The contrarian's view on tech bubbles

Sixteen years ago when I got out of school as a newly minted electronic engineer, the market was just free falling fresh off the burst of the dot-com bubble. My generation of young engineers lived through that and carried a very negative feeling toward the phrase "tech bubble", especially given that quite a few of our friends got burnt seriously during the fall.

My view regarding tech bubbles has since evolved quite a bit, especially over the past two years when the entire world is crying foul about a new tech bubble as more than 170 unicorns were born.

In its defense, there's obviously the famous number-driven analysis by A16Z. On the other hand, the philosophical part of me sort of drove me to arrive at another angle toward this: maybe we need tech bubbles for really disruptive technologies to be born and for the world to move forward.

In other words, tech bubbles are actually good for human beings, at least for those among us that believe in technology progress.

Note that while sometimes interlinked – due to the loose monetary policy and general market sentiment – tech bubbles are quite different in both behavior and aftermaths compared to other bubbles such as real-estate markets, bond markets or general stock markets.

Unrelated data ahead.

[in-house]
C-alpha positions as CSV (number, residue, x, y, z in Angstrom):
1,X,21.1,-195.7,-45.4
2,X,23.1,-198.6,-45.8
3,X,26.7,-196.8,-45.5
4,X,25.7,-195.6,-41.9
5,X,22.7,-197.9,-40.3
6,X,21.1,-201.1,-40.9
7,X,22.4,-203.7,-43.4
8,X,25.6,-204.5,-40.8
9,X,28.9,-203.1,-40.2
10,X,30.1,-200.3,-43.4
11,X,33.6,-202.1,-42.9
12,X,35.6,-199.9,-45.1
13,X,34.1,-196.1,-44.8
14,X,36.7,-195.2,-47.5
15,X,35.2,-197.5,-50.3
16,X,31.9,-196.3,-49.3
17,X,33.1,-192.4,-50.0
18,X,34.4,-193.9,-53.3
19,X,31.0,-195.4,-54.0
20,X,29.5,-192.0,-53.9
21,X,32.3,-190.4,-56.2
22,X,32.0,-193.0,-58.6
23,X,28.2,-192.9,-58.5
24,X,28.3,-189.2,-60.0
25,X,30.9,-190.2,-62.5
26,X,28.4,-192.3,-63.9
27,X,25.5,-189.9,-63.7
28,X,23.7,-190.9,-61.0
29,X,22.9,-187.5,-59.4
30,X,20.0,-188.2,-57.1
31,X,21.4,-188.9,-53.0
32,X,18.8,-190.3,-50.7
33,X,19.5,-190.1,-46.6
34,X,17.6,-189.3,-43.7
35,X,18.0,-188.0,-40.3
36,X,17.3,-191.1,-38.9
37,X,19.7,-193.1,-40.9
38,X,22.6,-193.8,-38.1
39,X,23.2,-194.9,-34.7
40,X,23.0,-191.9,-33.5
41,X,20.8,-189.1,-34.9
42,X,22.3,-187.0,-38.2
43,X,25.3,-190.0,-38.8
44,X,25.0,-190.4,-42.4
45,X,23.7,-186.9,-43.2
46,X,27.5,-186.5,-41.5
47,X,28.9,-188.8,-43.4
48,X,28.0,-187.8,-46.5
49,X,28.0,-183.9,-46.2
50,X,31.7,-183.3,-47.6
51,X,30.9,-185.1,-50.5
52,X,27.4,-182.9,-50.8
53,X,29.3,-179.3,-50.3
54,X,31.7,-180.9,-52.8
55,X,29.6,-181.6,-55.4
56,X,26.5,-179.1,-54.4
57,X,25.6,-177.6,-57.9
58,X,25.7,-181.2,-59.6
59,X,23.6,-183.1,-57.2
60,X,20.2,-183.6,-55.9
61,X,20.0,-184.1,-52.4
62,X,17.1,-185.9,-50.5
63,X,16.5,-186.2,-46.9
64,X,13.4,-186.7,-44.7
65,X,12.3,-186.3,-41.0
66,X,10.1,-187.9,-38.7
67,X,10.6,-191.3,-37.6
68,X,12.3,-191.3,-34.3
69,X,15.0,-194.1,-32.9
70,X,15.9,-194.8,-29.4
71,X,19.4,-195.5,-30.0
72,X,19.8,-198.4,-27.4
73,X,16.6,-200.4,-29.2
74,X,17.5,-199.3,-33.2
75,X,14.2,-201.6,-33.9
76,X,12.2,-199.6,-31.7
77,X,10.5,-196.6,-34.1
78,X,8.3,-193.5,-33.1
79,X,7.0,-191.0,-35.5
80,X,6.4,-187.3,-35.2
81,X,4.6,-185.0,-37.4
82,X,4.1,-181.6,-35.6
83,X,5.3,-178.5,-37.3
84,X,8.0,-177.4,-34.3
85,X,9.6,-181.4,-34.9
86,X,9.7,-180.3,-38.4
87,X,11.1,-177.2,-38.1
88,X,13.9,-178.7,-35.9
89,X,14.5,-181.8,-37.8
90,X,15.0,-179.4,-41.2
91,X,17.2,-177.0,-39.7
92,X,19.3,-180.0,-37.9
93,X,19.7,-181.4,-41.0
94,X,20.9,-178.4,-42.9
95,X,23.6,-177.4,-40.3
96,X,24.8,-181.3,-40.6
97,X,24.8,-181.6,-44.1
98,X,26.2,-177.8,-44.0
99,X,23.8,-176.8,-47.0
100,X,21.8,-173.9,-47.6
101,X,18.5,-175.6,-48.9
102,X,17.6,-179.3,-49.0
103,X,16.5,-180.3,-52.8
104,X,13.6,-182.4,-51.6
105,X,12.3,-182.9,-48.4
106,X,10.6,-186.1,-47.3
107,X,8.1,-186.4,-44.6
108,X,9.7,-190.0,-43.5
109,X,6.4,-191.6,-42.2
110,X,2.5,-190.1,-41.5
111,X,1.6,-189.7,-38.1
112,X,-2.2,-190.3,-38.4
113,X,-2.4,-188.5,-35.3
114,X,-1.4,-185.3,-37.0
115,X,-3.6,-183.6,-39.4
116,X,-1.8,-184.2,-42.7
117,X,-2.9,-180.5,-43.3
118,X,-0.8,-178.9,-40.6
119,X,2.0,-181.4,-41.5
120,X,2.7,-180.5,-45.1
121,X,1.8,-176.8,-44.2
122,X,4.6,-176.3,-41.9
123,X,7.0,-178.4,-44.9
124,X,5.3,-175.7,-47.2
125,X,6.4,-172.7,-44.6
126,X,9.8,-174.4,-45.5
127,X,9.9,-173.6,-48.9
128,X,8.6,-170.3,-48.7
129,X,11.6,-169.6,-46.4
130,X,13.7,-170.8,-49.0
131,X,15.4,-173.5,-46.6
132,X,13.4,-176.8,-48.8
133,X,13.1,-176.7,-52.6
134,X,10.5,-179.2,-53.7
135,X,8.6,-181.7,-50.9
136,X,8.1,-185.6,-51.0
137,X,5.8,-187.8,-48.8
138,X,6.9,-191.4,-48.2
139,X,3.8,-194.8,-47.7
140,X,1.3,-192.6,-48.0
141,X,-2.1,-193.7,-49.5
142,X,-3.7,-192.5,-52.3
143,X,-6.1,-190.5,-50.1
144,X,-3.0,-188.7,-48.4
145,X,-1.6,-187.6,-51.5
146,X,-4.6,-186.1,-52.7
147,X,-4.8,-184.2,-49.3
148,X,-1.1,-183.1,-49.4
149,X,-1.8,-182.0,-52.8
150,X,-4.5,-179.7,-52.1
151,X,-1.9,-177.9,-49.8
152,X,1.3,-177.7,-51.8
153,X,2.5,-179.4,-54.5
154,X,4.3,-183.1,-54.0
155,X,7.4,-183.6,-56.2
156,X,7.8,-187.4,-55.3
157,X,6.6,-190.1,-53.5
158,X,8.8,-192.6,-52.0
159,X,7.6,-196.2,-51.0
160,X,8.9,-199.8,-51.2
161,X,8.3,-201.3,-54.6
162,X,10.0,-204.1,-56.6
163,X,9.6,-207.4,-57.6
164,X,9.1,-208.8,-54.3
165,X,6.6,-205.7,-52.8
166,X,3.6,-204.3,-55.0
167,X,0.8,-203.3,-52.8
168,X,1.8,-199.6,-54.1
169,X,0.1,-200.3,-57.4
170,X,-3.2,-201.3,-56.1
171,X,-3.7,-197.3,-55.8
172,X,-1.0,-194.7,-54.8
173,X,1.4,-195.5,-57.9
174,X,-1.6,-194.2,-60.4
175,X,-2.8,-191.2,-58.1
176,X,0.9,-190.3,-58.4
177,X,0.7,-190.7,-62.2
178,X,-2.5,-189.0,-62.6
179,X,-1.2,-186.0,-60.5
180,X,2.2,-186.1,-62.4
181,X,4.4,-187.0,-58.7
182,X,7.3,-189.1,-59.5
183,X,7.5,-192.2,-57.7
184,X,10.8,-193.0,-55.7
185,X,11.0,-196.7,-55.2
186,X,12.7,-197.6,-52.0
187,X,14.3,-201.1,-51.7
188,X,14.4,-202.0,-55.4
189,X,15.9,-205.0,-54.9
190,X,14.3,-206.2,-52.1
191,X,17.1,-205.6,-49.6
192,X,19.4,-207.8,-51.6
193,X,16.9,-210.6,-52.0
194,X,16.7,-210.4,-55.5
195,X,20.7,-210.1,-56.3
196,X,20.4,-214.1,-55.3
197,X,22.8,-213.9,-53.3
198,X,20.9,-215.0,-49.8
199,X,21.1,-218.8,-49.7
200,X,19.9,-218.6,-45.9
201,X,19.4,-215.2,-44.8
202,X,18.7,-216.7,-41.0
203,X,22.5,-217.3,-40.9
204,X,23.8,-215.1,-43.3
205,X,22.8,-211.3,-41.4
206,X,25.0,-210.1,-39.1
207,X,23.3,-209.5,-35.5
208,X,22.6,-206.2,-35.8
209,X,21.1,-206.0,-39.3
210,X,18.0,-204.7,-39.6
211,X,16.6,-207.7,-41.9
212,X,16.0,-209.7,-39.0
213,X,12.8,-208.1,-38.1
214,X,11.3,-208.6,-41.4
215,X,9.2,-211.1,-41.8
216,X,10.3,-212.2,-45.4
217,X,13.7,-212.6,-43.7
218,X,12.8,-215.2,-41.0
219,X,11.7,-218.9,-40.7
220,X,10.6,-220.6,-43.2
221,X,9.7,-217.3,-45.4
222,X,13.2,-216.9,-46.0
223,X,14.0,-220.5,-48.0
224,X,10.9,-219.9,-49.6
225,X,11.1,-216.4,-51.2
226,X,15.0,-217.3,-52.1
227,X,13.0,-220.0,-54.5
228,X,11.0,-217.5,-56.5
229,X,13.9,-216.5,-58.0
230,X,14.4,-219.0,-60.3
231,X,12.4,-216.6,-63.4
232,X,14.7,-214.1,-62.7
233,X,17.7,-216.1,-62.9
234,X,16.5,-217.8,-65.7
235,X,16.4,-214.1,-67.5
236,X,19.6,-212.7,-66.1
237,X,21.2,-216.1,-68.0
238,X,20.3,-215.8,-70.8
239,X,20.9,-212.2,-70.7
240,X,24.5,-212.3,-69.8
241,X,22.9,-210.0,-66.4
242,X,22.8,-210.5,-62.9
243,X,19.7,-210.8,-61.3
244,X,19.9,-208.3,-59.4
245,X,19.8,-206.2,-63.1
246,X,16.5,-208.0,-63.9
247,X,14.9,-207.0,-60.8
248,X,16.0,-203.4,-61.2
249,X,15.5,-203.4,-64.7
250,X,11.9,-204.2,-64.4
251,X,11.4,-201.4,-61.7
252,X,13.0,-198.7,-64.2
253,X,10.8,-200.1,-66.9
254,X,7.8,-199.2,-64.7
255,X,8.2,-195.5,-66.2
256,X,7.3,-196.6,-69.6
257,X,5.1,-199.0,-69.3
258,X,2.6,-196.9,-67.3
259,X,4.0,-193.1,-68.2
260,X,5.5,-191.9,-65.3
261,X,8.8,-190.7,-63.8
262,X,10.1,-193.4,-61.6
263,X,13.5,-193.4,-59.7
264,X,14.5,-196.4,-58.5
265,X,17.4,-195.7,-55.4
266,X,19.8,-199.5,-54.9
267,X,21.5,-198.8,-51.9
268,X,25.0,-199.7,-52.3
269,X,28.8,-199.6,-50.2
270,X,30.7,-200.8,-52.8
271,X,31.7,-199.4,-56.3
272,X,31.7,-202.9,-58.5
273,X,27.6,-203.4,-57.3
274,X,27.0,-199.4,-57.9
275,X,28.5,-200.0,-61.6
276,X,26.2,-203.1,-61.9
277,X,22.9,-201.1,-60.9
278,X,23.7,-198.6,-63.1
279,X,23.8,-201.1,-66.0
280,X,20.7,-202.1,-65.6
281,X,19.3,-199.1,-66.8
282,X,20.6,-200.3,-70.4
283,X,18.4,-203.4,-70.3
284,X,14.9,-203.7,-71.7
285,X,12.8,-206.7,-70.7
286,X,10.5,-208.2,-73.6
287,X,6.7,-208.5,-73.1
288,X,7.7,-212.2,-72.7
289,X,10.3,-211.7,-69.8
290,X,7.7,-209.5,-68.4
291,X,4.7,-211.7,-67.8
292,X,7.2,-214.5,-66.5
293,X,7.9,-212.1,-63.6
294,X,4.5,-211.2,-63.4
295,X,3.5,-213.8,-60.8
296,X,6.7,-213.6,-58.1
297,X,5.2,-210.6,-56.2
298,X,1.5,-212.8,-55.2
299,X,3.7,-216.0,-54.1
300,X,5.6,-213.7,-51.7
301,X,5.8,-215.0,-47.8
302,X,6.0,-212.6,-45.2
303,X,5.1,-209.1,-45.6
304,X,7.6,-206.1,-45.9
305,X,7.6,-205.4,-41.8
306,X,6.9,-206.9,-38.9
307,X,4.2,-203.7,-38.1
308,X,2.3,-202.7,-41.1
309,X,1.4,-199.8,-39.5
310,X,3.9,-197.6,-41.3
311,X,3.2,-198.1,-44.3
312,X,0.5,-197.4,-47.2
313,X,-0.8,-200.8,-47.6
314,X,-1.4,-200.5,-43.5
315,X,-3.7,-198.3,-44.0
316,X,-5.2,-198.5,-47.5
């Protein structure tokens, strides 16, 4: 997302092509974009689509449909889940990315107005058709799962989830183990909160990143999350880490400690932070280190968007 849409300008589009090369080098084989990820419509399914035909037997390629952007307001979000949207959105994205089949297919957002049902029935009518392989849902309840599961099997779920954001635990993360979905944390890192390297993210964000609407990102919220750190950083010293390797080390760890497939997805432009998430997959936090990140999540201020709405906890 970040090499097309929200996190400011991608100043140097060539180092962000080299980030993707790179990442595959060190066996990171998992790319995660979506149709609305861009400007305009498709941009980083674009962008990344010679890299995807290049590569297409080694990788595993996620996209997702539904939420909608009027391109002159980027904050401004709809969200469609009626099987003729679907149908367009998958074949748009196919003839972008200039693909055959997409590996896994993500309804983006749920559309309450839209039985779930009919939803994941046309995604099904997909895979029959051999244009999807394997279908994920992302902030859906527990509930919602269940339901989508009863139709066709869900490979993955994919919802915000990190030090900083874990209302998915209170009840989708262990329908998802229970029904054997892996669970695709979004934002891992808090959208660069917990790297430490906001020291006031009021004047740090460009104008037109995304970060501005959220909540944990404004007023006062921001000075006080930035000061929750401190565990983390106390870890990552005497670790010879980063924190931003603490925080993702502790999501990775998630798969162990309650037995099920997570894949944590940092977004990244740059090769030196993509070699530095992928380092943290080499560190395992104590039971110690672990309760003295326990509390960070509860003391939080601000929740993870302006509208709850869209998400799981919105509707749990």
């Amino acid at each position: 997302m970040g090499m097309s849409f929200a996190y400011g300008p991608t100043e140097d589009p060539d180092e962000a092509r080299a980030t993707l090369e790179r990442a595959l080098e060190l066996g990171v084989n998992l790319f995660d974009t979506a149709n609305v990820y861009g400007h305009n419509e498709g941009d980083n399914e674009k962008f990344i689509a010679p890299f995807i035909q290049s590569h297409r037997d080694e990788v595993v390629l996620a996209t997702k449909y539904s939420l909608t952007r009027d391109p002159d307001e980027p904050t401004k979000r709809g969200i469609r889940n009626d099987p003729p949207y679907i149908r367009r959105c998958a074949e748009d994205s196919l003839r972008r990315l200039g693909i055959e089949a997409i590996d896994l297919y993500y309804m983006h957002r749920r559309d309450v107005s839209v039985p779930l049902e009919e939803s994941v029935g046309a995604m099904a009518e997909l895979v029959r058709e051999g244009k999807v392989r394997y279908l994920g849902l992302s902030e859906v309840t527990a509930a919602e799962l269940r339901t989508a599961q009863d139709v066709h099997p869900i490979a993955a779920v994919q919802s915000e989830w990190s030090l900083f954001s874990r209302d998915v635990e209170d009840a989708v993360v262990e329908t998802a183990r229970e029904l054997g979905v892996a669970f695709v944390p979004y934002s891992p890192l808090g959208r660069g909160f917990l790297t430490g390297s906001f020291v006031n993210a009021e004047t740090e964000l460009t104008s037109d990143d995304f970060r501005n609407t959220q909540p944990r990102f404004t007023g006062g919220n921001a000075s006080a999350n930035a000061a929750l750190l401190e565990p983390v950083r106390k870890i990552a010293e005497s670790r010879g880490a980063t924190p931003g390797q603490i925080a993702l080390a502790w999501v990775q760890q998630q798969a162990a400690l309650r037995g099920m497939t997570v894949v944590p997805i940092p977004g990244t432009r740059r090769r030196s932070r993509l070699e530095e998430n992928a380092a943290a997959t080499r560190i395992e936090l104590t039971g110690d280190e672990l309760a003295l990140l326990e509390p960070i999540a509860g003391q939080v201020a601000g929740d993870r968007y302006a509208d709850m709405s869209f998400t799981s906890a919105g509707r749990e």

Real-estates, bonds and publicly traded stocks are in general pure financial investment vehicles and therefore characterized by perceived risks, expected returns, volatility, etc. One can almost take a cyclic view on bubbles in these markets as they might evolve in the formats, such as from underlying to derivatives, but fundamentally nothing new will be born out of them and nothing old will disappear due to them.

Tech bubbles, however, could be very different.

Despite its bad name, the dot-com bubble in the late 90's has left us lots of legacy, both directly and indirectly.

Infrastructure-wise, the over-investments in inter-continental, submarine fibers (optical cables) brought down once high-flying tech firms such as JDS Uniphase and Nortel. However, that over-supply paved ways for the rise of high-bandwidth multi-media internet startups such as Youtube (2005), when necessary pieces such as last-mile access (ADSL and Cable Modems) and Adobe Flash matured.

In terms of the startups born in that bubble, several have severely disrupted the pre-existing markets and industries and occupy an important part of our lives today:

  • Amazon (1994) disrupted retail industry
  • Google (1998) disrupted advertisement industry
  • Paypal (1998) disrupted payment industry

just to name a few.

When people criticized tech bubbles, they're usually taking the financial view coupled with and an attack on greeds and scandals. They seldom took into account of these long-term benefits.

I guess the real question is: could these technologies and great companies be born without tech bubbles?

While I have not done any rigorous research – that's the job of young finance professors in NYU Stern School trying to earn their tenures – my 16 years of close observation as part of the tech industry tell me that the answer seems to be "no".